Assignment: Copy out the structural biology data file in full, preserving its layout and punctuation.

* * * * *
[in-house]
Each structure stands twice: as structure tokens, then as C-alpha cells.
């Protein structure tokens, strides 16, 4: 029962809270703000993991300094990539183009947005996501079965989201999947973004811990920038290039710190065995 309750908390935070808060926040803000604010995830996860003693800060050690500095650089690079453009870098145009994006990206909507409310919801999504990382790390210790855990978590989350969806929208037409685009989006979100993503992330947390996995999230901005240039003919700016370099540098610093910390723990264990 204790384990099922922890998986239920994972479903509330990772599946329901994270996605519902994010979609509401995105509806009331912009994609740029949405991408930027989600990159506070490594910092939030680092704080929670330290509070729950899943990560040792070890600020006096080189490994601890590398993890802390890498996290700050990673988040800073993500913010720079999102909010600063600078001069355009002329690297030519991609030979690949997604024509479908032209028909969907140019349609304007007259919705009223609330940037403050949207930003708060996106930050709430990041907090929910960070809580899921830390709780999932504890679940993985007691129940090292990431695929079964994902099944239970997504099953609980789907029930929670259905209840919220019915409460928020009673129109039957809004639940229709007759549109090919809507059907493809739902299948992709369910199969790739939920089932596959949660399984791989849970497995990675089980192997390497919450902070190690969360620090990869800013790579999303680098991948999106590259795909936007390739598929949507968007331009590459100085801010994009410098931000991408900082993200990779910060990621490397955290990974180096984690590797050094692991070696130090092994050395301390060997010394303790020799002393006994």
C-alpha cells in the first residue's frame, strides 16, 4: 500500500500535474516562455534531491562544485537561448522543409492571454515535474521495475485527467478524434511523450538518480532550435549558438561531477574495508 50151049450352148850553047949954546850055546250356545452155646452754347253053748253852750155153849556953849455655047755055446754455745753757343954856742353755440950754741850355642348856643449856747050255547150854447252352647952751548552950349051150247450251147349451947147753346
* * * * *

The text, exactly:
[in-house]
Each structure stands twice: as structure tokens, then as C-alpha cells.
């Protein structure tokens, strides 16, 4: 029962809270703000993991300094990539183009947005996501079965989201999947973004811990920038290039710190065995 309750908390935070808060926040803000604010995830996860003693800060050690500095650089690079453009870098145009994006990206909507409310919801999504990382790390210790855990978590989350969806929208037409685009989006979100993503992330947390996995999230901005240039003919700016370099540098610093910390723990264990 204790384990099922922890998986239920994972479903509330990772599946329901994270996605519902994010979609509401995105509806009331912009994609740029949405991408930027989600990159506070490594910092939030680092704080929670330290509070729950899943990560040792070890600020006096080189490994601890590398993890802390890498996290700050990673988040800073993500913010720079999102909010600063600078001069355009002329690297030519991609030979690949997604024509479908032209028909969907140019349609304007007259919705009223609330940037403050949207930003708060996106930050709430990041907090929910960070809580899921830390709780999932504890679940993985007691129940090292990431695929079964994902099944239970997504099953609980789907029930929670259905209840919220019915409460928020009673129109039957809004639940229709007759549109090919809507059907493809739902299948992709369910199969790739939920089932596959949660399984791989849970497995990675089980192997390497919450902070190690969360620090990869800013790579999303680098991948999106590259795909936007390739598929949507968007331009590459100085801010994009410098931000991408900082993200990779910060990621490397955290990974180096984690590797050094692991070696130090092994050395301390060997010394303790020799002393006994």
C-alpha cells in the first residue's frame, strides 16, 4: 500500500500535474516562455534531491562544485537561448522543409492571454515535474521495475485527467478524434511523450538518480532550435549558438561531477574495508 50151049450352148850553047949954546850055546250356545452155646452754347253053748253852750155153849556953849455655047755055446754455745753757343954856742353755440950754741850355642348856643449856747050255547150854447252352647952751548552950349051150247450251147349451947147753346